So human space flight has retreated to low-earth orbit, just above the atmosphere. Since 1972, no human has traveled farther from earth’s surface than Cape Canaveral is from Houston. Most of the scientific research that goes on during these orbital missions is aimed at understanding how the human body deteriorates during long periods of weightlessness.

Besides months of weightlessness, astronauts bound for Mars would be exposed to the serious radiation hazards of interplanetary space. And even if these hazards can be mitigated, the risk in such a journey would be tremendous. If anything goes wrong (think Apollo 13), the chance of a successful bailout is inversely proportional to the distance from earth. A failed mission to Mars would be a tragedy not just for the crew, but for all of humanity.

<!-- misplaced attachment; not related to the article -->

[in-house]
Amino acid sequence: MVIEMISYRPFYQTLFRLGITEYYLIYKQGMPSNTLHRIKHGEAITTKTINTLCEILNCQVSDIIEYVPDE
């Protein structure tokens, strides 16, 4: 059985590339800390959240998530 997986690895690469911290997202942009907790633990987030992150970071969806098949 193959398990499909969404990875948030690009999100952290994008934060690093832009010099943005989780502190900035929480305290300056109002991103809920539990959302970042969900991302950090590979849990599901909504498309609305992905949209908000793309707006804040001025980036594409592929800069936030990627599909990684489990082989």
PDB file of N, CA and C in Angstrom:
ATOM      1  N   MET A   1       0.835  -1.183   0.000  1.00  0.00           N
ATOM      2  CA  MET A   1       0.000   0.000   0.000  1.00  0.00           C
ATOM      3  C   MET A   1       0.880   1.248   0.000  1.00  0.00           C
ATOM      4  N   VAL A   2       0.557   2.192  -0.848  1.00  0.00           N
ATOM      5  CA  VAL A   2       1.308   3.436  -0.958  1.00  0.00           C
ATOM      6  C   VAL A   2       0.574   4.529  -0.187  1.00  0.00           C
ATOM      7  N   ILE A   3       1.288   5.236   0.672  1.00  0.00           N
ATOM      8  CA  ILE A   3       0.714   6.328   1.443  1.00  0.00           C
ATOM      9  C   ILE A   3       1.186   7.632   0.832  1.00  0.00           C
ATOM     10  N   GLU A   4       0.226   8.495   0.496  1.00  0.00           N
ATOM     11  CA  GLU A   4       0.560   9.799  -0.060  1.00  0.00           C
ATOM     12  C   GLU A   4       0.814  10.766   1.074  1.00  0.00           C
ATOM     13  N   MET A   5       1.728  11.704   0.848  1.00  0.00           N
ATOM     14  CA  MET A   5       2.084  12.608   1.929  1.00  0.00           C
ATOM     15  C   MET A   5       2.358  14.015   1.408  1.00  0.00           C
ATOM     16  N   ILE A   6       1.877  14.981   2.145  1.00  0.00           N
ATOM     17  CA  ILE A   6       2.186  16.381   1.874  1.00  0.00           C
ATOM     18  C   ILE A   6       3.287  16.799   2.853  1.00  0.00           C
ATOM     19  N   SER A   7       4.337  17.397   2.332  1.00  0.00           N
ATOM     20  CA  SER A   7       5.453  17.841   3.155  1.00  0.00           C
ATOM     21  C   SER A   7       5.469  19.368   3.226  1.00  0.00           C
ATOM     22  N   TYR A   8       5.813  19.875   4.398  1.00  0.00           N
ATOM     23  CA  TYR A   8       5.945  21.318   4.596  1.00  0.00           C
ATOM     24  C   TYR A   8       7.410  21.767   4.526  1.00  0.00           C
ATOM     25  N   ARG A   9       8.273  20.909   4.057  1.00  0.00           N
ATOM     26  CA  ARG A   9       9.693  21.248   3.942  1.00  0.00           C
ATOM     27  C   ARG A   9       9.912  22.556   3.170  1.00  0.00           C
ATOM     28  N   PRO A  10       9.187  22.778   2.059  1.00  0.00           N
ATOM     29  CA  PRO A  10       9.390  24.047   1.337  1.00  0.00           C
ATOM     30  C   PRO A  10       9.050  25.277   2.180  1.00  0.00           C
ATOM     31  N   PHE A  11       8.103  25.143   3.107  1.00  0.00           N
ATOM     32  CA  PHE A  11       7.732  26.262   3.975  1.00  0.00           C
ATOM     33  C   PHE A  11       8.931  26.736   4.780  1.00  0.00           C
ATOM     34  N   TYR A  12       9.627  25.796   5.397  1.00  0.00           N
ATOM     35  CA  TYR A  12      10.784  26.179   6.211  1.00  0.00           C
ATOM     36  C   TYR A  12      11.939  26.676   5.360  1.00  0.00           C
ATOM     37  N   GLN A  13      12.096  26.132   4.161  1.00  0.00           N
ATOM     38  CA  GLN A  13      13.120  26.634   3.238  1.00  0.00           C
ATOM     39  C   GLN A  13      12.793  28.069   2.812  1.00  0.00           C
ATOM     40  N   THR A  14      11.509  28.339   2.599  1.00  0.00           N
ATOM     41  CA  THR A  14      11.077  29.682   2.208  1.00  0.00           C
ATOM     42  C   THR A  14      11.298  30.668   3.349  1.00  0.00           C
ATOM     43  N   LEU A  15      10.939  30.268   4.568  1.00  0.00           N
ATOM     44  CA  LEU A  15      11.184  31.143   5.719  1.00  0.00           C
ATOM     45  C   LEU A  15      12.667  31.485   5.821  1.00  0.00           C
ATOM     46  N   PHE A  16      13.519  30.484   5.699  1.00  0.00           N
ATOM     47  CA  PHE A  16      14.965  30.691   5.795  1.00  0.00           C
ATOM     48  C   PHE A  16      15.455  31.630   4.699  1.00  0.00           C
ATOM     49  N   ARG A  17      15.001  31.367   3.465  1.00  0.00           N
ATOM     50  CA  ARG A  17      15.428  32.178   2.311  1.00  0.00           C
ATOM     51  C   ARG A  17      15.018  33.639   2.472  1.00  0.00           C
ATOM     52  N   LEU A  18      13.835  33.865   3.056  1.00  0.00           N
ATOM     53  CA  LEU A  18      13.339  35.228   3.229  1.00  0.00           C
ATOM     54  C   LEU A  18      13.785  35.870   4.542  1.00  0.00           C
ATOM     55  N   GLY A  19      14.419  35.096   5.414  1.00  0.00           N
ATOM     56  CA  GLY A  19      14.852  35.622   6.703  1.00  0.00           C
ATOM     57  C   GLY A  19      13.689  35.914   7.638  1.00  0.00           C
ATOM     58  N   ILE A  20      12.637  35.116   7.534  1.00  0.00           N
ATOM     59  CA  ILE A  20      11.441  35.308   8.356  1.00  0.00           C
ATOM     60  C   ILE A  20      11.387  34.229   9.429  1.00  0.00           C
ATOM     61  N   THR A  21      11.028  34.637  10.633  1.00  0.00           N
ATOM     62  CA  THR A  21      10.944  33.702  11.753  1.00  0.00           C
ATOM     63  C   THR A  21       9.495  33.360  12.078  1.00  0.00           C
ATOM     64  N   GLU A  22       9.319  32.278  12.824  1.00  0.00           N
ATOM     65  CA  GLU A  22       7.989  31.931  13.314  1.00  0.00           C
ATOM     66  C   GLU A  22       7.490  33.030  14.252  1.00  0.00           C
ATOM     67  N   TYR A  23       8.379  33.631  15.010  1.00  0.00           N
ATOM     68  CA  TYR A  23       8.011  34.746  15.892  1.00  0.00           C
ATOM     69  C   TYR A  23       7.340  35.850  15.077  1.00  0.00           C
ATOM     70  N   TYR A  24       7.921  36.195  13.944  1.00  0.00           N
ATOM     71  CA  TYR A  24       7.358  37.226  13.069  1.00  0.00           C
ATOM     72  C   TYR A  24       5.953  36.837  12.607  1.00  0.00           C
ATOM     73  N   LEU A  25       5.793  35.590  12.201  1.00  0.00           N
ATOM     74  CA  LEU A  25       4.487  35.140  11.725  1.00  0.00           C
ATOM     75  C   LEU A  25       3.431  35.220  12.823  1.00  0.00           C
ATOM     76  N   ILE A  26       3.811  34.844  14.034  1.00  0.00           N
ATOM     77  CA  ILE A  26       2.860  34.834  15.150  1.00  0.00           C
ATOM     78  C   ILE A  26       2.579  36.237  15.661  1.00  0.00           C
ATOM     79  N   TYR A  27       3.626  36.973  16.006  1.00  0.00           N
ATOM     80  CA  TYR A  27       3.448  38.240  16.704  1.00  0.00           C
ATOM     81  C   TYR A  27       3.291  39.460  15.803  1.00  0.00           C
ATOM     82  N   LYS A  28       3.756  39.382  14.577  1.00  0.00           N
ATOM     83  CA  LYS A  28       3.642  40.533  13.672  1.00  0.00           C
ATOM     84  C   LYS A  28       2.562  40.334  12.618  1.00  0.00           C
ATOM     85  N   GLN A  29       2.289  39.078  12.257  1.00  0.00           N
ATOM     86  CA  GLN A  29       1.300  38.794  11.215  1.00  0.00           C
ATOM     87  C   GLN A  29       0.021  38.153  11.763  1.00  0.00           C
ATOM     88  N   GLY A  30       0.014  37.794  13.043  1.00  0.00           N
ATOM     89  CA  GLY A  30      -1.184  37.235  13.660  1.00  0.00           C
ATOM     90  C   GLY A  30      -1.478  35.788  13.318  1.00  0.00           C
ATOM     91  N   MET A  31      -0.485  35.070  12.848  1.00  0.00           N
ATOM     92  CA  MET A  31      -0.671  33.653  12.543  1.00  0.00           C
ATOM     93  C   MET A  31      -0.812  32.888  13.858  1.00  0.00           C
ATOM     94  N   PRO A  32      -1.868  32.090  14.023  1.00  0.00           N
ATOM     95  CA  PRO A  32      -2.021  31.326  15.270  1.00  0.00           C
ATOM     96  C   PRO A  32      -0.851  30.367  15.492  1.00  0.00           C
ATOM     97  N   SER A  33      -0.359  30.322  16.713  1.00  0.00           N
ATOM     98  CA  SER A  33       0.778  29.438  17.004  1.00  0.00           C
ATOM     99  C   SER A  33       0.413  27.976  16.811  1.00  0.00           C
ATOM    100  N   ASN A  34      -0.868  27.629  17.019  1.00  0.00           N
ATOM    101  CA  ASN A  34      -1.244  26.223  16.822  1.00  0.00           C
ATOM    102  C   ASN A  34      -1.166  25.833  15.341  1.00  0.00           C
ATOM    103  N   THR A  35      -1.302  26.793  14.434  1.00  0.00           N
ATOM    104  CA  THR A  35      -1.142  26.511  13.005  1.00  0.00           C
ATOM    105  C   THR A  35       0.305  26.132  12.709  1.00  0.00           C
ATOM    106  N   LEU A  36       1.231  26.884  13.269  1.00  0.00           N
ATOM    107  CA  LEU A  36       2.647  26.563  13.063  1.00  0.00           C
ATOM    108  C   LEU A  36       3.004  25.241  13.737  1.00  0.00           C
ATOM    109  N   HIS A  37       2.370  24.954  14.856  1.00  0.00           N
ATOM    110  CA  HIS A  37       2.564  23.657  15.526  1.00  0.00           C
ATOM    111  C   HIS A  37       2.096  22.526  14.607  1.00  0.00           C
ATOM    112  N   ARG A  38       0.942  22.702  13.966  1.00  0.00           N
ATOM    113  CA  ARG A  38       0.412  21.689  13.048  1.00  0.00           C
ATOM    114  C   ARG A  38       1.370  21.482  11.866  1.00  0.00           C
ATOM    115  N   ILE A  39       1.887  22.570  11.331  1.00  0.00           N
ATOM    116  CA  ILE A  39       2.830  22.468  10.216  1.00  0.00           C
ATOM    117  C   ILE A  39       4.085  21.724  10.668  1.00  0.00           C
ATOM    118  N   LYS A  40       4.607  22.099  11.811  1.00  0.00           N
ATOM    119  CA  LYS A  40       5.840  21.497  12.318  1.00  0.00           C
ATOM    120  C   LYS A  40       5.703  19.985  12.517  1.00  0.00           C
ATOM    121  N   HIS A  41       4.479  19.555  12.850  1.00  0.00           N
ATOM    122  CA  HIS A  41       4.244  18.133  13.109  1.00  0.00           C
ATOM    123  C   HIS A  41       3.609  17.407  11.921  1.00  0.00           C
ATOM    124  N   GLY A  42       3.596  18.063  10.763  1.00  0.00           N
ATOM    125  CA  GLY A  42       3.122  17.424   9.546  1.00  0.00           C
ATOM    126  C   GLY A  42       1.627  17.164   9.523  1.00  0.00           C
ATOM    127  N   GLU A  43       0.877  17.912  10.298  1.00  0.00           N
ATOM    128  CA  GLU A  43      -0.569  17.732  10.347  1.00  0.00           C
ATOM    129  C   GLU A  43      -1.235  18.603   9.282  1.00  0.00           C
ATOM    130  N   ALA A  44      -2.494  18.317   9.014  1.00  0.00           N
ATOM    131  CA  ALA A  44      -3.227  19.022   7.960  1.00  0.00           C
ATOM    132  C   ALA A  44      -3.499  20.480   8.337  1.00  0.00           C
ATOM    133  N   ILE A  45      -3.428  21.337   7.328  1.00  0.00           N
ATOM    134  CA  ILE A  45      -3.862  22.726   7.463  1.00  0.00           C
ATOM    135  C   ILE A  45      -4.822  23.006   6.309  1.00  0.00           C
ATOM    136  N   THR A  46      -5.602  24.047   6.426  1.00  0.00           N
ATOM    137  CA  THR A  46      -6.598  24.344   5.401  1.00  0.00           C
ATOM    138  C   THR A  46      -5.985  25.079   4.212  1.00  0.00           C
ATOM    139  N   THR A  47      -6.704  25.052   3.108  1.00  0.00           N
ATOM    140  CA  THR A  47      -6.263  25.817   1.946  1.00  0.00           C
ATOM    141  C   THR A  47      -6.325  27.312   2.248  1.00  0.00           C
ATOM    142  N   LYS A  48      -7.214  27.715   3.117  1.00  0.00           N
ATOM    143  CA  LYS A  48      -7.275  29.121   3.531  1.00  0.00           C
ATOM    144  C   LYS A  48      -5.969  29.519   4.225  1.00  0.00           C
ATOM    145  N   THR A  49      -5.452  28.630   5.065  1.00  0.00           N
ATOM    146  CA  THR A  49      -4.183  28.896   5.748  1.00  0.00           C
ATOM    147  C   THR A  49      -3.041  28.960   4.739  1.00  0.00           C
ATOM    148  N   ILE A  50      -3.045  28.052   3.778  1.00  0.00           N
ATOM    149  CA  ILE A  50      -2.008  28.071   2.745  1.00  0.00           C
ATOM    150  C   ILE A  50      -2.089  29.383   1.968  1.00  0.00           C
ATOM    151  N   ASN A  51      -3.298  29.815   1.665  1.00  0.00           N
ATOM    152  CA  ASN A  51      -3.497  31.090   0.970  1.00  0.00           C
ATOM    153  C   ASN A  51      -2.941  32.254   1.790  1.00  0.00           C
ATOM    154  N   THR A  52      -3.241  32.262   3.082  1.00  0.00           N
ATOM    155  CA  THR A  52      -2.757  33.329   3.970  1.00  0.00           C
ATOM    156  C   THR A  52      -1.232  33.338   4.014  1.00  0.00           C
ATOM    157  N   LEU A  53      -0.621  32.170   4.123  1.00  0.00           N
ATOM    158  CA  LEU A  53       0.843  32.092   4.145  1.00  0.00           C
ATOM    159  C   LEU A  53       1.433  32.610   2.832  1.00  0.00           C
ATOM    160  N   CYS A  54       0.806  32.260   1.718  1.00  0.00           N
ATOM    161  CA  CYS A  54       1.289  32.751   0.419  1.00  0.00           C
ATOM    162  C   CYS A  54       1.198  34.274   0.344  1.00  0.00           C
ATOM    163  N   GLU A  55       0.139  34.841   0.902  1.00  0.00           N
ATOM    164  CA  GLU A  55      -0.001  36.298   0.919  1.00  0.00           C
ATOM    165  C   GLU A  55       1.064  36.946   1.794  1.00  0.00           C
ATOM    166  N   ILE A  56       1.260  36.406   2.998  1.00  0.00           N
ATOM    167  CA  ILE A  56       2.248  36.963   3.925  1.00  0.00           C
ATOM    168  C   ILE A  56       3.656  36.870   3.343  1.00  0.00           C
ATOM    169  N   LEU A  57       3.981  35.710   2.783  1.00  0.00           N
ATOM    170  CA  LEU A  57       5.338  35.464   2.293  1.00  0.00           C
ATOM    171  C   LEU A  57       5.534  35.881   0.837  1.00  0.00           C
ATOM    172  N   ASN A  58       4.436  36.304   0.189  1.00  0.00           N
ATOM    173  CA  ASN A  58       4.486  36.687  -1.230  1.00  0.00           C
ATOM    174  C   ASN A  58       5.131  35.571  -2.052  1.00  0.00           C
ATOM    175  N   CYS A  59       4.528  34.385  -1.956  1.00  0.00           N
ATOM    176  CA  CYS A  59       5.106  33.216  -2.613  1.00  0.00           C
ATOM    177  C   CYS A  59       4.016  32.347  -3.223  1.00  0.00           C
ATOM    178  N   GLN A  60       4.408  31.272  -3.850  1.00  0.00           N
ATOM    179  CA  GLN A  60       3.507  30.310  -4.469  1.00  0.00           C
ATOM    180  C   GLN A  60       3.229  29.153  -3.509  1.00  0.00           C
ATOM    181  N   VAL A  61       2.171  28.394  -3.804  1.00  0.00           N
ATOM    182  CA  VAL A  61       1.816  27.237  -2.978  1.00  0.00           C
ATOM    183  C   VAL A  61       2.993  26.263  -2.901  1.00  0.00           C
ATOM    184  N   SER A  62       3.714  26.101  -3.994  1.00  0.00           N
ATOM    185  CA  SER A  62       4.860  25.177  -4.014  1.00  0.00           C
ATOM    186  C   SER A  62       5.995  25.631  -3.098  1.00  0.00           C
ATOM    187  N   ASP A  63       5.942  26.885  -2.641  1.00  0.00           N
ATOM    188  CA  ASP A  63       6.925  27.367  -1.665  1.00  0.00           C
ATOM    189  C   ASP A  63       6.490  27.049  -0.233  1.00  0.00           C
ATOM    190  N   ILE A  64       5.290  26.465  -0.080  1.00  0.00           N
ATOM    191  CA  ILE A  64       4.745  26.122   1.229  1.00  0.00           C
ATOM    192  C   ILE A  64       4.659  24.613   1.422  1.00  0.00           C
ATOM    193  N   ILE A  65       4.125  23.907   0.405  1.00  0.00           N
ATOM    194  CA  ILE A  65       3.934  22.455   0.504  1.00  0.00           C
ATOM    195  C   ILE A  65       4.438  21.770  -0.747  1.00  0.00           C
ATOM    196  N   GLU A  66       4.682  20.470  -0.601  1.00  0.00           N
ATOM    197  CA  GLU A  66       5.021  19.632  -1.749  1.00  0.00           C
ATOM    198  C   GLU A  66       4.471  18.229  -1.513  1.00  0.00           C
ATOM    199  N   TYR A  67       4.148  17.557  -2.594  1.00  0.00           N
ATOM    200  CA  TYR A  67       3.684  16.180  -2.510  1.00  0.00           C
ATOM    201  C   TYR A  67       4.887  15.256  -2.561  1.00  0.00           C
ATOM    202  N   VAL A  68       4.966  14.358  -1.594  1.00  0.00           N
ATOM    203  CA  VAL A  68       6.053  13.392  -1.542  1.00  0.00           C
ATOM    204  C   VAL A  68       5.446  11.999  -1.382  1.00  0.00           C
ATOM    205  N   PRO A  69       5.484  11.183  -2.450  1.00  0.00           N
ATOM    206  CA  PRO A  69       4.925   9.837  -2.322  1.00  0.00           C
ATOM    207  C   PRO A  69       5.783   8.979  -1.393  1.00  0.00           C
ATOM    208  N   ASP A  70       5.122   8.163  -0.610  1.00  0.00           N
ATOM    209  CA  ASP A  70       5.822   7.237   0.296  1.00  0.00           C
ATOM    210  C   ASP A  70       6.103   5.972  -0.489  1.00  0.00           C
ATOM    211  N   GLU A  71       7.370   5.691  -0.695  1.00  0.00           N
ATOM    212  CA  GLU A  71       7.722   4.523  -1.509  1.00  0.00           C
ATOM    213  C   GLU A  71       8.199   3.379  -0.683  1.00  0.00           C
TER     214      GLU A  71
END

If the real goal is to inspire our children, I think there are better ways. It’s the robotic spacecraft that do NASA’s scientific work, touring the Solar System and peering at the distant universe from above earth’s obscuring atmosphere. Many of the technologies used by these spacecraft, to see and sense and transmit data, have advanced exponentially since 1969. Instead of watching a fuzzy transmission on TV, today’s children can use the internet to explore the surface of Mars or visualize the patterns in the cosmic background radiation.

Let us therefore celebrate human space flight by giving it a hero’s funeral--and get on with the business of exploring the universe with 21st Century technology.